For faster navigation, this Iframe is preloading the Wikiwand page for Srinivasaraghavan Venkataraghavan.

Srinivasaraghavan Venkataraghavan

Srinivasaraghavan Venkataraghavan
Personal information
Full name
Srinivasaraghavan Venkataraghavan
Born (1945-04-21) 21 April 1945 (age 78)
Madras, Madras Presidency, British India (now Chennai, Tamil Nadu, India)
NicknameVenkat
BattingRight-handed
BowlingRight-arm off break
RoleBowler
International information
National side
Test debut (cap 110)27 February 1965 v New Zealand
Last Test24 September 1983 v Pakistan
ODI debut (cap 9)13 July 1974 v England
Last ODI7 April 1983 v West Indies
ODI shirt no.79
Domestic team information
YearsTeam
1963–1970Madras
1970–1985Tamil Nadu
1973–1975Derbyshire
Umpiring information
Tests umpired73 (1993–2004)
ODIs umpired52 (1993–2003)
FC umpired79 (1990–2004)
LA umpired56 (1990–2003)
Career statistics
Competition Test ODI FC LA
Matches 57 15 341 71
Runs scored 748 54 6,617 346
Batting average 11.68 10.80 17.73 11.16
100s/50s 0/2 0/0 1/24 0/0
Top score 64 26* 137 26*
Balls bowled 14,877 868 83,548 3,985
Wickets 156 5 1390 64
Bowling average 36.11 108.40 24.14 35.34
5 wickets in innings 3 0 85 0
10 wickets in match 1 0 21 0
Best bowling 8/72 2/34 9/93 4/31
Catches/stumpings 44/– 4/– 316/– 29/–
Source: Cricinfo, 1 November 2023

Srinivasaraghavan Venkataraghavan (pronunciation (born 21 April 1945), also known as Venkat, is an Indian former international cricketer and umpire. He was a right arm off break bowler and a lower order batter. He captained the Indian cricket team in test cricket and also at the first two ICC Cricket World Cups in 1975 and 1979. He represented Tamil Nadu and South zone in domestic cricket while also playing for Derbyshire in English county cricket from 1973 to 1975.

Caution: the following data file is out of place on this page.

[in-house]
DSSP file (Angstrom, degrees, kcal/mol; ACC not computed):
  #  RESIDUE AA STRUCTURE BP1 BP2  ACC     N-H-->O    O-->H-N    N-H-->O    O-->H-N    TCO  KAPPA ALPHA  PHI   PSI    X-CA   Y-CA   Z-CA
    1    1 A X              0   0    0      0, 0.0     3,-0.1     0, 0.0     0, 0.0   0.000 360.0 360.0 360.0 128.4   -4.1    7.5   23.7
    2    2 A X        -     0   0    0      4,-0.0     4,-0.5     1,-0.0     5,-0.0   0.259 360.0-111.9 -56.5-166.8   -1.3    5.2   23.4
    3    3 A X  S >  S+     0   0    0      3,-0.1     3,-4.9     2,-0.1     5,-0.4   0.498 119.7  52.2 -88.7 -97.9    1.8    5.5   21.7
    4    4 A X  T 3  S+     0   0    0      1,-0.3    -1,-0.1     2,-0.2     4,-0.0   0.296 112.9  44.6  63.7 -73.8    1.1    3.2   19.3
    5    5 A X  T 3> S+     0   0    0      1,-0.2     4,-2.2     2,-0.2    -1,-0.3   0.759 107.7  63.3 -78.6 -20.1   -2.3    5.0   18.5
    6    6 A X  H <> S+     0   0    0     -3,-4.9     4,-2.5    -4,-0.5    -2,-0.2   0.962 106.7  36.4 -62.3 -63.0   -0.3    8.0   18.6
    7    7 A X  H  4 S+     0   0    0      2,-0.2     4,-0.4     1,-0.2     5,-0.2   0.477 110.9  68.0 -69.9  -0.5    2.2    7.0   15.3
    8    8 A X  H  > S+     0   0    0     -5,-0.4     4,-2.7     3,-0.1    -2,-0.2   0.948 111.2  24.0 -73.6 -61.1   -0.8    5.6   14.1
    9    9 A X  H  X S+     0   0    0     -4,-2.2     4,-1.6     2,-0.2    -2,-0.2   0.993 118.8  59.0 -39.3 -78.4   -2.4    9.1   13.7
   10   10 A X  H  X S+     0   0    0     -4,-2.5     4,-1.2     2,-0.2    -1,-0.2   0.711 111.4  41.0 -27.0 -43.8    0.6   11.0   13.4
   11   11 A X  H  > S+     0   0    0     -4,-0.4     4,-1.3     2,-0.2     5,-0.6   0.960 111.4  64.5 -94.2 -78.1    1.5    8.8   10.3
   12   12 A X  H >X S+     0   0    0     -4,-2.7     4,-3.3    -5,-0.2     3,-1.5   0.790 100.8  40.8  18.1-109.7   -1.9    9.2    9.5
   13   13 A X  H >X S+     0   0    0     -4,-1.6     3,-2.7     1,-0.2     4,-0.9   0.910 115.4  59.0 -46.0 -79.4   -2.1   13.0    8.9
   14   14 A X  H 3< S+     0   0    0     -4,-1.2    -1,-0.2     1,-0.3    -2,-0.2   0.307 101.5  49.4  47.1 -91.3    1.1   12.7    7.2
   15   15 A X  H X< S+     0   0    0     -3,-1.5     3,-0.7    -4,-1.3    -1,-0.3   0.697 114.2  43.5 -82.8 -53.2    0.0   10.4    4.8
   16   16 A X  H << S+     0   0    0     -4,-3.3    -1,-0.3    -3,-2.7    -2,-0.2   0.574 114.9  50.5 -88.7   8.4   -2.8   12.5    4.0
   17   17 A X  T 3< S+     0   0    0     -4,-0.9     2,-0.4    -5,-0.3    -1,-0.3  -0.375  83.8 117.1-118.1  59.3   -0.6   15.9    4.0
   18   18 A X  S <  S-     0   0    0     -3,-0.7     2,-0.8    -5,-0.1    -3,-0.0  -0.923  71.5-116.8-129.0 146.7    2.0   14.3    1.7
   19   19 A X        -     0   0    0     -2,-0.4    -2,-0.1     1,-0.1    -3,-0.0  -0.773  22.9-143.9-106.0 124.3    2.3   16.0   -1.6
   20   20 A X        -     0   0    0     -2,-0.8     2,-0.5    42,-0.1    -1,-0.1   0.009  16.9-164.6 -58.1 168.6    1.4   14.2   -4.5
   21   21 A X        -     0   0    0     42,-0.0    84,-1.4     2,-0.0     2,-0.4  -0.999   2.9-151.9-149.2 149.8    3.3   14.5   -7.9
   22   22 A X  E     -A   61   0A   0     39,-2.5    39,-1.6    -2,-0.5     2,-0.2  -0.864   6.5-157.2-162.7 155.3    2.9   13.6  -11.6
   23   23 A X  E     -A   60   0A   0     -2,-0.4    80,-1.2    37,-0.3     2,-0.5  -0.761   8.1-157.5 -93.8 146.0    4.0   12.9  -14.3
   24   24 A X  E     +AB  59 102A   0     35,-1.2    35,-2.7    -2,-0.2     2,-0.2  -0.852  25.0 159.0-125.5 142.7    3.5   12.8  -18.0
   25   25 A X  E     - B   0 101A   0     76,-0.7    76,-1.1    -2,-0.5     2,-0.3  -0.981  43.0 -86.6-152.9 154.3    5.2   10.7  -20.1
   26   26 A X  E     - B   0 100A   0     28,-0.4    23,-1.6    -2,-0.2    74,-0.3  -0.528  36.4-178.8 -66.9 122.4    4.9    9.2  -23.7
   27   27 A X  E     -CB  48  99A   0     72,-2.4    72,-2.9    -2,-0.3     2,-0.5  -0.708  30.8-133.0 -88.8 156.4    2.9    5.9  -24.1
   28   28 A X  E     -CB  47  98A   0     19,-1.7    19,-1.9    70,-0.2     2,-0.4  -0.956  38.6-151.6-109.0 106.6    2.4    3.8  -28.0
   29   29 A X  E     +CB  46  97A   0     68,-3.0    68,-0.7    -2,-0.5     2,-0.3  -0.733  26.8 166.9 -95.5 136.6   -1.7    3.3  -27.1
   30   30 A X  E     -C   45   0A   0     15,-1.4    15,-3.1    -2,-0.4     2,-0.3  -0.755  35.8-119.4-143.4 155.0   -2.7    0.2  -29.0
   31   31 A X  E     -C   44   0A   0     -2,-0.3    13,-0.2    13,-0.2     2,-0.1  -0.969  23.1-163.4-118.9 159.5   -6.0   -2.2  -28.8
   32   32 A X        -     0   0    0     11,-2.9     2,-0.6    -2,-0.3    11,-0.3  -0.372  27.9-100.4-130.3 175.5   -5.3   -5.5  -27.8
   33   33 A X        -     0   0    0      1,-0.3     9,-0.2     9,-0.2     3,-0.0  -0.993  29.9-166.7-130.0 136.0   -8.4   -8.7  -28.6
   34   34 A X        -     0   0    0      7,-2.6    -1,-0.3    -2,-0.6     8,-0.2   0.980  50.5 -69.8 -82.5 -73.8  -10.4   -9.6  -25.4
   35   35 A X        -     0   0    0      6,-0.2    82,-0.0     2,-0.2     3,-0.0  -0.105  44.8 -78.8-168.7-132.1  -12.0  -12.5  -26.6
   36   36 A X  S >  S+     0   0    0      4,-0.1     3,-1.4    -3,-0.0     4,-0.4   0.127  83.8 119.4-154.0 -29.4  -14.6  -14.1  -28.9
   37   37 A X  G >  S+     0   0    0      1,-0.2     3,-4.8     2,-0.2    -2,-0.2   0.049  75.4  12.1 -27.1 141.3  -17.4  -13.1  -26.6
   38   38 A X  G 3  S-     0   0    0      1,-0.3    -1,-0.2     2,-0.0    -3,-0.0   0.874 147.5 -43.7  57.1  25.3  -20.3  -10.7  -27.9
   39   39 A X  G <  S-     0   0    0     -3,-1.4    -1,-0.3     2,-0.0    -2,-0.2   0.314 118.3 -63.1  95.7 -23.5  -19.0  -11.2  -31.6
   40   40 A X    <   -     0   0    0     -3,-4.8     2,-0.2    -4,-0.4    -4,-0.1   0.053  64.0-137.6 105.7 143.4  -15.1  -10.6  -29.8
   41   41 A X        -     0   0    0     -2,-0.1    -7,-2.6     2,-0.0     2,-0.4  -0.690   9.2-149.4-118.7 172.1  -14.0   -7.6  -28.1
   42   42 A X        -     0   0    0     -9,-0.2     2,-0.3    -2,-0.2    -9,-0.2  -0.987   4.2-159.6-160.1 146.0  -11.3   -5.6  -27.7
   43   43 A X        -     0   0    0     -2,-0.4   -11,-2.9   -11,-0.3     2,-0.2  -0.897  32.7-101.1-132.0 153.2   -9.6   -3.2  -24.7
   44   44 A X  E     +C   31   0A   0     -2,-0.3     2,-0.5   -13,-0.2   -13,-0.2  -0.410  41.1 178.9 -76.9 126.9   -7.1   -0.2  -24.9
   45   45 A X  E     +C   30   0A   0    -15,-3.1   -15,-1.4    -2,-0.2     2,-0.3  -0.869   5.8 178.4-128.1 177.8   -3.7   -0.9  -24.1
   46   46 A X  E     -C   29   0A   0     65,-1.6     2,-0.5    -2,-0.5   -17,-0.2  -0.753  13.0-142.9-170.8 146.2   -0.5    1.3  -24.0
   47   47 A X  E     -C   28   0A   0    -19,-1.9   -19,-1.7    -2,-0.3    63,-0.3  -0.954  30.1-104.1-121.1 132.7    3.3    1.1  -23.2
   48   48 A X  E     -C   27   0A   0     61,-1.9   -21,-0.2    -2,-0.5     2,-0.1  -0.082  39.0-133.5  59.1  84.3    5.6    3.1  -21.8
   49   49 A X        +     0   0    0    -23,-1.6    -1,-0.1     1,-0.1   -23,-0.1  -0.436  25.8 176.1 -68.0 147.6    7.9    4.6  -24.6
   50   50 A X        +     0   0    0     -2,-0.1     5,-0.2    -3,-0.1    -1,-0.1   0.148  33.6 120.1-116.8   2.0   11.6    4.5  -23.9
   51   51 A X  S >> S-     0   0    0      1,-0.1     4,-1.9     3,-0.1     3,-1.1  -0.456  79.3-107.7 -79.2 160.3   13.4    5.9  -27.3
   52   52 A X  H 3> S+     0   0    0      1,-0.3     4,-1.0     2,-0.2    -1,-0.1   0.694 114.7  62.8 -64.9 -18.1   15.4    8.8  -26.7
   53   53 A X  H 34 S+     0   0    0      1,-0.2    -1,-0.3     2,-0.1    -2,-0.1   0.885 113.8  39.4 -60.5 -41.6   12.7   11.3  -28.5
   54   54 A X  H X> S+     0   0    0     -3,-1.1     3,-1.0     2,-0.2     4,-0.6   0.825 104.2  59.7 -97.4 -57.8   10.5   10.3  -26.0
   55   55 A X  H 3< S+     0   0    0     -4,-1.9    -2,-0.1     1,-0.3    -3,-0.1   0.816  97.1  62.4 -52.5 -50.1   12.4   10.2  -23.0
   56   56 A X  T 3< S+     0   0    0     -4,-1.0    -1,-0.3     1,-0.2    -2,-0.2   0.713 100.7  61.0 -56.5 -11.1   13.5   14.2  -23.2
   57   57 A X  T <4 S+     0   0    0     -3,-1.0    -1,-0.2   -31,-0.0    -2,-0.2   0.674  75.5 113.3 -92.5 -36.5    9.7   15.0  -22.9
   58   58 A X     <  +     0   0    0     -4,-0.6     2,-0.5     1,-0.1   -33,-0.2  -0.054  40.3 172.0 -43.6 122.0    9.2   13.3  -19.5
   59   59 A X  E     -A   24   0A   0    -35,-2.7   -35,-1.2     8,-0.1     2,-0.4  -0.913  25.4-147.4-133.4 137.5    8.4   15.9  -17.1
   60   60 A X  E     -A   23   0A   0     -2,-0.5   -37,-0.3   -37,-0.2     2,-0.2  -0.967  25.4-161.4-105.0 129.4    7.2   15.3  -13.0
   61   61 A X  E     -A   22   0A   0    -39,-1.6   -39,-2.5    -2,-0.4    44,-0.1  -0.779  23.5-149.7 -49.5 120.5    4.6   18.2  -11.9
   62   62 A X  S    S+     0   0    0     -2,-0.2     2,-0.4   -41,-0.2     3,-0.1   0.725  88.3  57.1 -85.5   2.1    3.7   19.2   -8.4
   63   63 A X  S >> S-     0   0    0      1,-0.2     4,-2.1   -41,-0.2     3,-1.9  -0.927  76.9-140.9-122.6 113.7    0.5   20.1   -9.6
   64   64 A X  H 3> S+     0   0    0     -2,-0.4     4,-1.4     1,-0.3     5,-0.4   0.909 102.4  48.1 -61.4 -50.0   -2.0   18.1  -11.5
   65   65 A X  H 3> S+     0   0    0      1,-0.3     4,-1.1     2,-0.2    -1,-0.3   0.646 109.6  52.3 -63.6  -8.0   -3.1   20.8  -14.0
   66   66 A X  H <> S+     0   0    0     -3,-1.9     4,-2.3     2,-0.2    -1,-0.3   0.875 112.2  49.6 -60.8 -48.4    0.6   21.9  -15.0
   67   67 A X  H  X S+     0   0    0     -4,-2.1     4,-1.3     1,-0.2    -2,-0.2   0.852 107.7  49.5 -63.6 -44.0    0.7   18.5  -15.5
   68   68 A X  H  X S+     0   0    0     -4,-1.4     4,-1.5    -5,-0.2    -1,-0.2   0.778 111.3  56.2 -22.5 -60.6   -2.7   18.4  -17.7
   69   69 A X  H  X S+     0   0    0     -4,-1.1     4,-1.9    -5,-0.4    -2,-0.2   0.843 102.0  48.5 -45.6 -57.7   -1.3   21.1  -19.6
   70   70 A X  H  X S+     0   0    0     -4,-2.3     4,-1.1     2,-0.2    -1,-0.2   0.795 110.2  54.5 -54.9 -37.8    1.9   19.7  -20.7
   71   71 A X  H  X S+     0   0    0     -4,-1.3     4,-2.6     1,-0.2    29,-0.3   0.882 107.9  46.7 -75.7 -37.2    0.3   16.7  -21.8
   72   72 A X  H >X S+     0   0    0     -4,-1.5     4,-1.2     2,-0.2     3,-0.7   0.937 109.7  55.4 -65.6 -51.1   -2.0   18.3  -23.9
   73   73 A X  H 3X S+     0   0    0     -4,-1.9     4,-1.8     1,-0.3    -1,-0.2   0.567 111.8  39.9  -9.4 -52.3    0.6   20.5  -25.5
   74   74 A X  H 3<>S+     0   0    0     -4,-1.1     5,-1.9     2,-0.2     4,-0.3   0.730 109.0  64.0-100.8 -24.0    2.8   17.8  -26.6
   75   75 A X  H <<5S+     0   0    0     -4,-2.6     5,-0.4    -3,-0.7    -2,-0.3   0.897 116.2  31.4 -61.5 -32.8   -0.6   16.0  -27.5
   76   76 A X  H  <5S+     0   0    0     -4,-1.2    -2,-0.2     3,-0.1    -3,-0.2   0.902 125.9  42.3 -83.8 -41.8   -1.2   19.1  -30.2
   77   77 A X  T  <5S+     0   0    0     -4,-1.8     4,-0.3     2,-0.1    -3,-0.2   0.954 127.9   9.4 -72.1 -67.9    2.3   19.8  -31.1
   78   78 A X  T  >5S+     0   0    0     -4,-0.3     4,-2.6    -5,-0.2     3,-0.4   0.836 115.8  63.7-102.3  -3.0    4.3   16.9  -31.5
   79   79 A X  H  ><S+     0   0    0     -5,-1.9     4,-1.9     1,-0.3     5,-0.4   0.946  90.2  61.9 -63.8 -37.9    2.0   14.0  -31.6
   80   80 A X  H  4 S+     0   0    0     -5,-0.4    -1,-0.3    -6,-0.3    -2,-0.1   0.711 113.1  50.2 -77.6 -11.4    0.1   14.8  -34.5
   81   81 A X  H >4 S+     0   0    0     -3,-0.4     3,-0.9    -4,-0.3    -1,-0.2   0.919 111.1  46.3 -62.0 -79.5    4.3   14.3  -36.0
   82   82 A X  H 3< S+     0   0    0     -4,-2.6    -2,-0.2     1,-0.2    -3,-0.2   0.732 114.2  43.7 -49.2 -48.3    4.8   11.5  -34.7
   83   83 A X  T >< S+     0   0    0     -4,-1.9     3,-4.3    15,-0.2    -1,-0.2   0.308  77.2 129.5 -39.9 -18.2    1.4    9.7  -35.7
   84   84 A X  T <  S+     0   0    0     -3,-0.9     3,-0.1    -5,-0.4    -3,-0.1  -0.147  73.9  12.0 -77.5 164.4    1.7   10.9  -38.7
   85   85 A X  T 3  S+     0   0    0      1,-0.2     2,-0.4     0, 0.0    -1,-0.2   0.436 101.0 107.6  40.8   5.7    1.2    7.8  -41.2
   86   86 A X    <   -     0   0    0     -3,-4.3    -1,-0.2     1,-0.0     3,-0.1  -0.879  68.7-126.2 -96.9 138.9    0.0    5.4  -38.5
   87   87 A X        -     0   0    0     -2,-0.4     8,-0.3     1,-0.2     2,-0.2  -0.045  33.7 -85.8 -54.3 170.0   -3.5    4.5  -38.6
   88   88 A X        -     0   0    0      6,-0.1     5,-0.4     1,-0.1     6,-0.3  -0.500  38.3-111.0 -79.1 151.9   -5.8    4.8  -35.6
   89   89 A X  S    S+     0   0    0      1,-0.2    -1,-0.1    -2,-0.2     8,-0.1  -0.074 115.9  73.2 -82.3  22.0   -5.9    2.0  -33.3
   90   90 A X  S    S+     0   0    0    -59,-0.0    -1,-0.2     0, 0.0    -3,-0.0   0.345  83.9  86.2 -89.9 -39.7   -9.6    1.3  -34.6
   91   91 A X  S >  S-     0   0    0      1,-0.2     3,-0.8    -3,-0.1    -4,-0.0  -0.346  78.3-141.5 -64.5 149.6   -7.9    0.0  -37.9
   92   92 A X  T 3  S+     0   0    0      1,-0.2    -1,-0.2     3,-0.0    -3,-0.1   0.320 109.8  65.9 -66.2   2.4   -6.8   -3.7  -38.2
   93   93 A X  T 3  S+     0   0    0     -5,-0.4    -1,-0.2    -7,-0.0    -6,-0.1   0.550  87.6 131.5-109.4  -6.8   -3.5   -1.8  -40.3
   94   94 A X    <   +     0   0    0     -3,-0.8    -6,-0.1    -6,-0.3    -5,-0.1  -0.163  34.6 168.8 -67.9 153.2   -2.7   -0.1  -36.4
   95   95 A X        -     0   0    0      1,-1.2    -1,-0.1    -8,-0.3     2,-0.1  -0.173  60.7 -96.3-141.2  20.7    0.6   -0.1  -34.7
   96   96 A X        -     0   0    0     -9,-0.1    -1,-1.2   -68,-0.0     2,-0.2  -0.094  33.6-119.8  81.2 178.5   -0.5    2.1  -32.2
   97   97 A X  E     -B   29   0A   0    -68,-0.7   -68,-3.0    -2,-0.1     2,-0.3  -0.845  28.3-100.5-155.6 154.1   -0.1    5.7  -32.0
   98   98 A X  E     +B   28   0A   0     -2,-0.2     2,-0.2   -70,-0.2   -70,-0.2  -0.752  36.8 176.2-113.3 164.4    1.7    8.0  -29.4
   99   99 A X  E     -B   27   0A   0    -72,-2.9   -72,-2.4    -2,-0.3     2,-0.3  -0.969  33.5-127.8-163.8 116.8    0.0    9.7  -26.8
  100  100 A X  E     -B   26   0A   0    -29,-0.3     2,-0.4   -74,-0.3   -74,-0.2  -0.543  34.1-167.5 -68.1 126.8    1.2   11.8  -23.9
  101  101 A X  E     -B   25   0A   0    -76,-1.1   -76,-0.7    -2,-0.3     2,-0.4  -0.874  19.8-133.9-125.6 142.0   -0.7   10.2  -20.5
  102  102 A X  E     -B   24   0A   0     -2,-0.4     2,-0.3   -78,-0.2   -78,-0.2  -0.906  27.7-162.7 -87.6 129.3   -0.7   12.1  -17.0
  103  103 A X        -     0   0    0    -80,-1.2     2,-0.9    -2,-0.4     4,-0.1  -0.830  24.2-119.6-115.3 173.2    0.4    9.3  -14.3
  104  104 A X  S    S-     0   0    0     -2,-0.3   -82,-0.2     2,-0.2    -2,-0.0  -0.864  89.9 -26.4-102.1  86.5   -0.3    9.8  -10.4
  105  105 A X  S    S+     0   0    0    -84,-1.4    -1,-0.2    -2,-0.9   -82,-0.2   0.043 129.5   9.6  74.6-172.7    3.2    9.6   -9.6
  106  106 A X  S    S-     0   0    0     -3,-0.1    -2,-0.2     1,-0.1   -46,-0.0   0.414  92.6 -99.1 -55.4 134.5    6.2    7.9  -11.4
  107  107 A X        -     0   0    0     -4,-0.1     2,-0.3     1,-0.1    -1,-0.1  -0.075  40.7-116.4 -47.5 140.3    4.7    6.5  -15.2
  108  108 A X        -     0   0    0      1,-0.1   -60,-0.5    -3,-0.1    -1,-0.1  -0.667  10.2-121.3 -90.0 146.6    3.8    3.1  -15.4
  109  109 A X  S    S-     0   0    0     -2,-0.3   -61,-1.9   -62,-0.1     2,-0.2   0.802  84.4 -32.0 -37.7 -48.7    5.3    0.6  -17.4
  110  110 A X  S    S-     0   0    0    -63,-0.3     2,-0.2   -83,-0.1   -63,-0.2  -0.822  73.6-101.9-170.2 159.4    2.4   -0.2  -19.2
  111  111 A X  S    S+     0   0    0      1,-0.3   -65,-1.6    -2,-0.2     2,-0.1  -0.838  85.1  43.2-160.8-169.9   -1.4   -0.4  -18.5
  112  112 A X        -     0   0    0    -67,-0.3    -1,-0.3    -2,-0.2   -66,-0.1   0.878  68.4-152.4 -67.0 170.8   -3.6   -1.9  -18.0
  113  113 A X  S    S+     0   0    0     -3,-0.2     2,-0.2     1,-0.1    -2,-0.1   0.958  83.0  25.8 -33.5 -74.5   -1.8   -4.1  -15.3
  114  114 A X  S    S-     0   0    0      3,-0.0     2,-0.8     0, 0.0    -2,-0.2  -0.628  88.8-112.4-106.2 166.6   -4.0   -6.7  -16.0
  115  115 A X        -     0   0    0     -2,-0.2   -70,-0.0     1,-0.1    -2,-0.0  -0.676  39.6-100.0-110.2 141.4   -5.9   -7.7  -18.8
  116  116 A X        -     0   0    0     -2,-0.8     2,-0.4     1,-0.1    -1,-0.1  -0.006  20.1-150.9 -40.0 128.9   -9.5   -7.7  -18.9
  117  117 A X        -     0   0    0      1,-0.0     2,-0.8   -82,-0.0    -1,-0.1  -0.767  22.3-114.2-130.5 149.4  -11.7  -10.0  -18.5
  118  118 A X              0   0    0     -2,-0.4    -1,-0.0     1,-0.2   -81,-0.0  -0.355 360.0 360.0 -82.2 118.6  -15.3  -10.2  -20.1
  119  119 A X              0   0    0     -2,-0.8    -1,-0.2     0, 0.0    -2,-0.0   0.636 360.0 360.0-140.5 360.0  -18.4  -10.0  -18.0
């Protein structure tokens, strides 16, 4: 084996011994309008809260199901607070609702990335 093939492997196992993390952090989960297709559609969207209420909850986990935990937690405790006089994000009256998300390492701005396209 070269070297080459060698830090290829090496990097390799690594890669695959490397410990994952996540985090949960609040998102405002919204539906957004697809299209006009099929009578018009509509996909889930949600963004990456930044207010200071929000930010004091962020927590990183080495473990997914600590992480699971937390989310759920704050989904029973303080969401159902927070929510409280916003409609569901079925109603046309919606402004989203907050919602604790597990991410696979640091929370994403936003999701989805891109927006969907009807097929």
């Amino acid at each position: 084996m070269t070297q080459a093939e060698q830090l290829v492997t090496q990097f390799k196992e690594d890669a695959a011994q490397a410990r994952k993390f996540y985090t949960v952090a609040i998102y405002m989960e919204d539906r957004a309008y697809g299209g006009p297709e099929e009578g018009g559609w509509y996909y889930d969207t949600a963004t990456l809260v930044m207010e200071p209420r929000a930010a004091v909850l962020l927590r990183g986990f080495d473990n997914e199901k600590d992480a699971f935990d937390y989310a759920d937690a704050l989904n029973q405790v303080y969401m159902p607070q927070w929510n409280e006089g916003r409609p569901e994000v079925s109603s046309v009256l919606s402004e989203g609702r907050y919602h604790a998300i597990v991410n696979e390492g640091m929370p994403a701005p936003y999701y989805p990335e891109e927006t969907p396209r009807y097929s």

His international career spanned more than 18 years, the third longest for any Indian cricketer. Post his playing career, he later became an umpire on the International Cricket Council elite panel and match referee, standing in more than 150 international matches. He was also a selector, manager, sports commentator and a cricket columnist.

Venkataraghavan holds many records in test and first class cricket. He was the second bowler since Jim Laker to take the wickets of all ten opposition batsman in a single test match when he did so against New Zealand in March 1965 while becoming the youngest player to take a ten wicket haul in a match during the time. He is also the second highest wicket taker in first class cricket for India with 1390 wickets in 341 matches.

Venkataraghavan was awarded the Arjuna award in 1971 and the fourth highest civilian honor, Padma Shri in 2003 by Government of India. He received the C. K. Nayudu Lifetime Achievement Award in 2004, the highest award bestowed by BCCI on a former player.

Early life and family